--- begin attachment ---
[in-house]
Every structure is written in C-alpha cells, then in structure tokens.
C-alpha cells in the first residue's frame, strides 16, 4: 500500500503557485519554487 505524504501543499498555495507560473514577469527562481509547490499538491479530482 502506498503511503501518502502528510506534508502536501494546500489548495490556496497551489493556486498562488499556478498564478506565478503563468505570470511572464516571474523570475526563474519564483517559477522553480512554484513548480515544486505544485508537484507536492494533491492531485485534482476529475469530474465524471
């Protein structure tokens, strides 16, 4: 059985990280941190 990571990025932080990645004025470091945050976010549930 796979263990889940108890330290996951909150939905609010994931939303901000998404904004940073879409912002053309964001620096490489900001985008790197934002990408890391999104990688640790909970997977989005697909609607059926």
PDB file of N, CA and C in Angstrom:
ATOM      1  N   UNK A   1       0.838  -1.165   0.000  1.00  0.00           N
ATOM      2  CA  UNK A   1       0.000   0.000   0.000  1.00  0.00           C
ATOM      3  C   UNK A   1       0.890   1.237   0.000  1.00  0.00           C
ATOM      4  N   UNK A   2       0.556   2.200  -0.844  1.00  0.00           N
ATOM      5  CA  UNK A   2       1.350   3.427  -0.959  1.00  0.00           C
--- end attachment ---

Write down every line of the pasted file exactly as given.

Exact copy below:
[in-house]
Every structure is written in C-alpha cells, then in structure tokens.
C-alpha cells in the first residue's frame, strides 16, 4: 500500500503557485519554487 505524504501543499498555495507560473514577469527562481509547490499538491479530482 502506498503511503501518502502528510506534508502536501494546500489548495490556496497551489493556486498562488499556478498564478506565478503563468505570470511572464516571474523570475526563474519564483517559477522553480512554484513548480515544486505544485508537484507536492494533491492531485485534482476529475469530474465524471
């Protein structure tokens, strides 16, 4: 059985990280941190 990571990025932080990645004025470091945050976010549930 796979263990889940108890330290996951909150939905609010994931939303901000998404904004940073879409912002053309964001620096490489900001985008790197934002990408890391999104990688640790909970997977989005697909609607059926």
PDB file of N, CA and C in Angstrom:
ATOM      1  N   UNK A   1       0.838  -1.165   0.000  1.00  0.00           N
ATOM      2  CA  UNK A   1       0.000   0.000   0.000  1.00  0.00           C
ATOM      3  C   UNK A   1       0.890   1.237   0.000  1.00  0.00           C
ATOM      4  N   UNK A   2       0.556   2.200  -0.844  1.00  0.00           N
ATOM      5  CA  UNK A   2       1.350   3.427  -0.959  1.00  0.00           C